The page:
Cool Tel Avivian or Pro-settler Nationalist? Netanyahu Could Be Ousted by This Man
Last Wednesday, Geula Cohen was laid to rest on the Mount of Olives in Jerusalem. The former Knesset member and matriarch of the Israeli right wing had died just a week short of her 94th birthday. President Reuven Rivlin and Prime Minister Benjamin Netanyahu both attended and eulogized her, as did her son, Likud minister Tzachi Hanegbi.
One of Cohen’s oldest comrades sought out another Likud politician standing a few rows back. “Geula said many years ago that you would one day be prime minister,” the comrade whispered to Gideon Sa’ar, a former Likud minister and the only candidate running against Netanyahu in Thursday’s election for Likud leader.
– Haaretz Weekly Ep. 54
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Gideon Sa’ar at Geula Cohen’s funeral at the Mount of Olives in Jerusalem, December 18, 2019.Hadas Parush/Flash90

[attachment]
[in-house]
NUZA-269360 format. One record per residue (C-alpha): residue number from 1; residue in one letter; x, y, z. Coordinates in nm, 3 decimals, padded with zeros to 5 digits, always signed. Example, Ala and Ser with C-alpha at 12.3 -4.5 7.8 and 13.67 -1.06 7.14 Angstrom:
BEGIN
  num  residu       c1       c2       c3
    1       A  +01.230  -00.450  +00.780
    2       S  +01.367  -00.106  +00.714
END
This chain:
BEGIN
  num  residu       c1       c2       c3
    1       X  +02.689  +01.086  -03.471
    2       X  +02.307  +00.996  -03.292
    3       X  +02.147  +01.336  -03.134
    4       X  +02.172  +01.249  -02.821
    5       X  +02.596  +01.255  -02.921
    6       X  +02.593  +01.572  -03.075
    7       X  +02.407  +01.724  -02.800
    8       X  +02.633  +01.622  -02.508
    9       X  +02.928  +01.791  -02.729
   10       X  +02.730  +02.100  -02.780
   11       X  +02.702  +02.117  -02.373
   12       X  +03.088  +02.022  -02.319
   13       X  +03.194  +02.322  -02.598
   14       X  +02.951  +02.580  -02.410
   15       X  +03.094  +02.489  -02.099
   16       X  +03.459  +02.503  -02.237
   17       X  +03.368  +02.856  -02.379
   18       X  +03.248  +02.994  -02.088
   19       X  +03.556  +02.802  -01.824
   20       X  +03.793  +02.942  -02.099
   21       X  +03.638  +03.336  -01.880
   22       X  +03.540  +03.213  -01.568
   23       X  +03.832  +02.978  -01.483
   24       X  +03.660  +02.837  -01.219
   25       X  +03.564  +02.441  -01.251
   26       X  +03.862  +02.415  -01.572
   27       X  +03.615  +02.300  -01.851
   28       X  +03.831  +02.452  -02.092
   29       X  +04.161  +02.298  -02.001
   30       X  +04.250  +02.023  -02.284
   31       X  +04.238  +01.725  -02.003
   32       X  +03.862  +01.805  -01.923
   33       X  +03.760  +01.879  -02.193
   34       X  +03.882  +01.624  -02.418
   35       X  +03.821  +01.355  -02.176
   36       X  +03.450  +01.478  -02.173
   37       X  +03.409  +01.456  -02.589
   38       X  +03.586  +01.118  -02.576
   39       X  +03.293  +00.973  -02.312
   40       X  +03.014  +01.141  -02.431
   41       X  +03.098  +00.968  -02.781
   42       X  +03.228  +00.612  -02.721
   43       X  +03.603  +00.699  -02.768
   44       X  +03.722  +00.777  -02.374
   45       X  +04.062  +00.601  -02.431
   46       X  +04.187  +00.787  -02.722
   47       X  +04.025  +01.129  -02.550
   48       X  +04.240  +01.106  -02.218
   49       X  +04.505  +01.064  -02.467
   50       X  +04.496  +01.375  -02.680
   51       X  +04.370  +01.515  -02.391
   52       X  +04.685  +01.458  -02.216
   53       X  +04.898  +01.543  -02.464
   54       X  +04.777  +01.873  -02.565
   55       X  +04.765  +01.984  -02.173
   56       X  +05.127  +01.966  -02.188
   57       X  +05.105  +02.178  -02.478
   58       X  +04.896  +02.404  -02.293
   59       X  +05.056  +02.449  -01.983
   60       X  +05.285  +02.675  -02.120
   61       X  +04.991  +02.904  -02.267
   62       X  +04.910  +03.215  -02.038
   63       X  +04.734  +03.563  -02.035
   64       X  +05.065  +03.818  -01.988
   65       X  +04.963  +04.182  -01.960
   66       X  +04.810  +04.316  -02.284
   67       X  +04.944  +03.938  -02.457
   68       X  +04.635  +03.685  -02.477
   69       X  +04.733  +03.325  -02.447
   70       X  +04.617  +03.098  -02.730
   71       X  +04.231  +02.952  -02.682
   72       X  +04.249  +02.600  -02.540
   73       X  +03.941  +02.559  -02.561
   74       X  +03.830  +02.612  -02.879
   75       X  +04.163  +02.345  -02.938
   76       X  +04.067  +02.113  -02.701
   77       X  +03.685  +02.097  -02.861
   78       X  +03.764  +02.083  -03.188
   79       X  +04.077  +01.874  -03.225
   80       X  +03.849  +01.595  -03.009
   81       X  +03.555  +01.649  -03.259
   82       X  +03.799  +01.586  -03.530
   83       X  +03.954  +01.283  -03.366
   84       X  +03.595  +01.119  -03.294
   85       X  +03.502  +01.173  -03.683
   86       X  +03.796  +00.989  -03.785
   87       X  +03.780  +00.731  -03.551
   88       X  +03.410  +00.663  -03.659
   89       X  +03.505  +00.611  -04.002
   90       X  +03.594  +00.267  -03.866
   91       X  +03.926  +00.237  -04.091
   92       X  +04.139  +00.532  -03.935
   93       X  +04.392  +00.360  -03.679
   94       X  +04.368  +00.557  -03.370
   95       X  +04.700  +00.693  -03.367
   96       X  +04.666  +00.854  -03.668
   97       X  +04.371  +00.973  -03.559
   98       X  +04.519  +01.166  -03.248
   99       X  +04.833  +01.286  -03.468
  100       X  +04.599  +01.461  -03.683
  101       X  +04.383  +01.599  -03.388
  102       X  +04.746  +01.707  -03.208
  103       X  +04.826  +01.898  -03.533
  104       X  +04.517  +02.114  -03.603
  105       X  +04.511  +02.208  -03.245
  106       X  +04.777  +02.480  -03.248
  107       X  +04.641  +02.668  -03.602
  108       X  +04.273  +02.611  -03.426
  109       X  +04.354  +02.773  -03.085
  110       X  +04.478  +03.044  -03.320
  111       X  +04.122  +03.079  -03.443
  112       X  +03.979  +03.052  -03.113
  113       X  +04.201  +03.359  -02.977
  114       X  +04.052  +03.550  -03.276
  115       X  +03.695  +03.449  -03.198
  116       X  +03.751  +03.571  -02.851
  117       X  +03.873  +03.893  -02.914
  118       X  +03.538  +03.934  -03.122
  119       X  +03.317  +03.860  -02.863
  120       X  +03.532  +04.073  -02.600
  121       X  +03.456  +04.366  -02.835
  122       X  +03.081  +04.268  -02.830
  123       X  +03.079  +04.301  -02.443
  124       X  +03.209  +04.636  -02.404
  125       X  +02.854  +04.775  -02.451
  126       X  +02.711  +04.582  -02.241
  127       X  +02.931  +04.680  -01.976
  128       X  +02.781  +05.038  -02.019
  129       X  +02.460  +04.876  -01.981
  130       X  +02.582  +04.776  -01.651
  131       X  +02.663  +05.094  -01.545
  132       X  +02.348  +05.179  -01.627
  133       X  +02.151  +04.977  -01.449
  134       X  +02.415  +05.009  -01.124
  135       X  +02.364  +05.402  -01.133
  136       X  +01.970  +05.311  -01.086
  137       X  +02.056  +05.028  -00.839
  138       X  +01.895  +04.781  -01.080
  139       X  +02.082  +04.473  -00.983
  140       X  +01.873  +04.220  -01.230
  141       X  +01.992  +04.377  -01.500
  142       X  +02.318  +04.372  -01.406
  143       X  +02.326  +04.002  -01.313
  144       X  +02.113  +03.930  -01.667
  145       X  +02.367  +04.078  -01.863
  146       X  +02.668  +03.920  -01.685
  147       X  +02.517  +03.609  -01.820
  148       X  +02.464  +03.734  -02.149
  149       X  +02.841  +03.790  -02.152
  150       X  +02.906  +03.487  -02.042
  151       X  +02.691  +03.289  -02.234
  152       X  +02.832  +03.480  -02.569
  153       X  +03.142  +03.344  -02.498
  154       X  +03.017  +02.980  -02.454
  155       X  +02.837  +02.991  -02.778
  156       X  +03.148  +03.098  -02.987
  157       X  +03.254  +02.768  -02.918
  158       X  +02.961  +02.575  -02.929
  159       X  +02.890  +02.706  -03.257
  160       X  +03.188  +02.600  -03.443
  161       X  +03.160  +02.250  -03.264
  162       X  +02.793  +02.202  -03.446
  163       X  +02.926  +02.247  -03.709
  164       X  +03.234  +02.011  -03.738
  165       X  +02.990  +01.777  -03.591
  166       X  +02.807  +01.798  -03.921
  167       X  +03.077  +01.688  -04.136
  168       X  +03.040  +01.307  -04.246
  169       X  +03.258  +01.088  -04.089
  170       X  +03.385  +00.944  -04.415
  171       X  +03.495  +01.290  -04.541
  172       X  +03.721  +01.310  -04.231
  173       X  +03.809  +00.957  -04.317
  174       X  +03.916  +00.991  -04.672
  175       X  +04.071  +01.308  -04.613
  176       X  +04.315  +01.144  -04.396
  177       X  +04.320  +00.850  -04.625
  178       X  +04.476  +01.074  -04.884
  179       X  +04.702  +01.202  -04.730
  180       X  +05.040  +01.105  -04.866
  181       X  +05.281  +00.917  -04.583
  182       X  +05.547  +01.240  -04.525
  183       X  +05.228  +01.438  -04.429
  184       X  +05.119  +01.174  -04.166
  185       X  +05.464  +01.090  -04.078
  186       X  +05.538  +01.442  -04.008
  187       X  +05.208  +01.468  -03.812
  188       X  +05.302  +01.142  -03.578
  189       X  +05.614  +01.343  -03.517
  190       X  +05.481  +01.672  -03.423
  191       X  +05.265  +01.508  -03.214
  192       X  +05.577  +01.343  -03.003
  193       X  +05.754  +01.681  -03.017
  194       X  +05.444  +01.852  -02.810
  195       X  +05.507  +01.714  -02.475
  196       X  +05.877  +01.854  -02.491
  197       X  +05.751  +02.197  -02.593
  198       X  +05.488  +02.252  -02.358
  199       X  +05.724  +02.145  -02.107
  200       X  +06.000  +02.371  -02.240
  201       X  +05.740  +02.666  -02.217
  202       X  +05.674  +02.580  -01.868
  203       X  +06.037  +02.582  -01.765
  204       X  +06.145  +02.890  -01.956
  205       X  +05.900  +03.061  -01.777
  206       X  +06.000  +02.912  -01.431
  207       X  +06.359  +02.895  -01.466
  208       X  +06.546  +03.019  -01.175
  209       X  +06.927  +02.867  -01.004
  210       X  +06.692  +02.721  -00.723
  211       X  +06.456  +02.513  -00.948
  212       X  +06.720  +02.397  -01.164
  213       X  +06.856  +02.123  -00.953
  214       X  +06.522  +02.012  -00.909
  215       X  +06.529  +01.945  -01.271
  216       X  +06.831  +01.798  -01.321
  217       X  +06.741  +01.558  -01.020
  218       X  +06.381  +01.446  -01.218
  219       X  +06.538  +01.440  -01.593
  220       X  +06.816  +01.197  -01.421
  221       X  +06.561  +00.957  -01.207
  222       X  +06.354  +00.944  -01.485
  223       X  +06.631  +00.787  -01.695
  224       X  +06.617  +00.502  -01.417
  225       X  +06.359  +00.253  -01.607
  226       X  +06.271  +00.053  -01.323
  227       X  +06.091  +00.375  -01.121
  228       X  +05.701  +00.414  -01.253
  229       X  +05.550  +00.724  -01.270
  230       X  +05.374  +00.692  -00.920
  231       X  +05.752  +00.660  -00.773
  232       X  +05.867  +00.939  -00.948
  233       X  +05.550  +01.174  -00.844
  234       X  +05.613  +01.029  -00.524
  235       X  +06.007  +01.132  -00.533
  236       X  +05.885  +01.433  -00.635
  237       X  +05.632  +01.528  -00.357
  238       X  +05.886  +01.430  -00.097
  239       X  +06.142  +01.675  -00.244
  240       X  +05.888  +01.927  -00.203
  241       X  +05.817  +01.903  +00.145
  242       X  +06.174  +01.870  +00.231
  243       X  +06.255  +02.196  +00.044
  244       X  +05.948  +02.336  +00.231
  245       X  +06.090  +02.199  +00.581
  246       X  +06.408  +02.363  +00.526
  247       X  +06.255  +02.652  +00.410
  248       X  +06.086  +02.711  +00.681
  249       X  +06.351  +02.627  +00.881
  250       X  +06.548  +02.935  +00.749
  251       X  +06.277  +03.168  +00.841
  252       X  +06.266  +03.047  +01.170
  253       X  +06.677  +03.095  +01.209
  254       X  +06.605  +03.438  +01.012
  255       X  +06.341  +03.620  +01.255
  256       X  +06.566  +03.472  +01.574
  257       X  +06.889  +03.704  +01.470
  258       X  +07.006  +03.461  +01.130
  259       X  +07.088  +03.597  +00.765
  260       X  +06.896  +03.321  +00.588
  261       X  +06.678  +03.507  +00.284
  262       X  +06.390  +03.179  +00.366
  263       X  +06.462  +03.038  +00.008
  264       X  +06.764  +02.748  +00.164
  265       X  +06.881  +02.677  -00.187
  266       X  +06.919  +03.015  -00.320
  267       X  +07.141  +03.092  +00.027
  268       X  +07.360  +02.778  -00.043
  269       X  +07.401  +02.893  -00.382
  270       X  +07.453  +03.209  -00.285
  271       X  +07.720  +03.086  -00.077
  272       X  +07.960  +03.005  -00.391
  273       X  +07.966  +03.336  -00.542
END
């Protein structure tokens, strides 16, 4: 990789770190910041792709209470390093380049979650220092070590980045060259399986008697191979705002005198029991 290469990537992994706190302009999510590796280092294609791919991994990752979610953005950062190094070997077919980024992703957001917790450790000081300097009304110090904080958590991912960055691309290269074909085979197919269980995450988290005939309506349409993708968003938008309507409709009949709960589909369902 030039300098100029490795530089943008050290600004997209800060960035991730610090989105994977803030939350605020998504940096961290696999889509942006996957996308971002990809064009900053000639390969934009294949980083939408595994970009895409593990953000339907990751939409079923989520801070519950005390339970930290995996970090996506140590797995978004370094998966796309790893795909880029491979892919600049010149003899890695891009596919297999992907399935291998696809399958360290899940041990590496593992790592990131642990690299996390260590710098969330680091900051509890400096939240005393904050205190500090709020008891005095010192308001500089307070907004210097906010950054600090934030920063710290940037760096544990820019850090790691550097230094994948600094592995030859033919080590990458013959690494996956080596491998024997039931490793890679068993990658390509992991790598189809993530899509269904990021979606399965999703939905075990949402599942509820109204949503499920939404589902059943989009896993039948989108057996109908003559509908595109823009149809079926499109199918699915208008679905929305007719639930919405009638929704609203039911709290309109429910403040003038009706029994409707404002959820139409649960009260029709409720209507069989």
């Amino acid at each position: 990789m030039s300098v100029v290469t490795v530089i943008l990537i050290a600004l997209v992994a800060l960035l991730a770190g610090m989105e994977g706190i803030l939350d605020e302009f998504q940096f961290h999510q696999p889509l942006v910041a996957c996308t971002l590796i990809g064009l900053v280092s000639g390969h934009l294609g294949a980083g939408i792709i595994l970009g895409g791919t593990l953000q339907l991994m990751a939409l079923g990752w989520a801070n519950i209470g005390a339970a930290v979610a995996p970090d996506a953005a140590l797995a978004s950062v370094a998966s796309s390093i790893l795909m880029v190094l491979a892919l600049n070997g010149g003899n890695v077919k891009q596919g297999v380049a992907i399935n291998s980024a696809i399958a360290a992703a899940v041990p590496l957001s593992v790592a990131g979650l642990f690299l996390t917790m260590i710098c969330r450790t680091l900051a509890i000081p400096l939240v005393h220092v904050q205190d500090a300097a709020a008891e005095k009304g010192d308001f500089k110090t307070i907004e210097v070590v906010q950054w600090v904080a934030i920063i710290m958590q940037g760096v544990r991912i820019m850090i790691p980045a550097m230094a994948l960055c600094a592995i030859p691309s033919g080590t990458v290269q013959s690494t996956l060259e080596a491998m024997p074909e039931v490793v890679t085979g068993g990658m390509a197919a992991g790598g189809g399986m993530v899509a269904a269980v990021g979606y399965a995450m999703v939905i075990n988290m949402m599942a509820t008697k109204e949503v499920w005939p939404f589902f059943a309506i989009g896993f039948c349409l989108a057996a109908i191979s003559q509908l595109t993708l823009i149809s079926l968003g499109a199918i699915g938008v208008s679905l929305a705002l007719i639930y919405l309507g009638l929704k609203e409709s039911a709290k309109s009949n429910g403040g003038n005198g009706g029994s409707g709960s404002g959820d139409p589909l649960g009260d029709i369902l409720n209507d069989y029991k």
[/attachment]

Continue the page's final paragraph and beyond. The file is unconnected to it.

Few remember it, but Geula Cohen was one of the earliest political influences and mentors of Gideon Zarechansky, as he was known then. Neither of the two were Likud members. Cohen was a leader of the smaller, far-right Tehiya party, and Sa’ar, a former national organizer of the youth wing, remained active in the party as a student. If Cohen had listened to Sa’ar and like-minded party members in 1992 and not pulled out of Yitzhak Shamir’s Likud government, Israeli history might have turned out differently.
The place that has become synonymous with Sa’ar’s image is Tel Aviv – where he was born and lives today. He’s the Tel Aviv Likudnik. Of course, there’s nothing out of the ordinary about Sa’ar living and socializing in Tel Aviv, except for the fact that in so many people’s minds, the Israel of Tel Aviv is the antithesis of the Israel of Likud. Being a consummate Tel Avivian makes Sa’ar, mistakenly, seem to many people somehow less of a staunch nationalist.
Sa’ar actually spent part of his childhood in a much more left-wing environment than Tel Aviv. When he was 2, the family, following father Shmuel’s job as a pediatrician, moved to the Negev town of Mitzpeh Ramon, and two years later to nearby Kibbutz Sde Boker, where they lived for five years.
Shmuel Zarechansky’s job as the kibbutz doctor meant he also came into regular contact with Sde Boker’s most illustrious resident, David Ben-Gurion, whose archives contain the medications and diet prescribed him in Zarechansky’s haphazard handwriting. His eldest son Gideon would sometimes join him when he visited the Old Man in his kibbutz bungalow.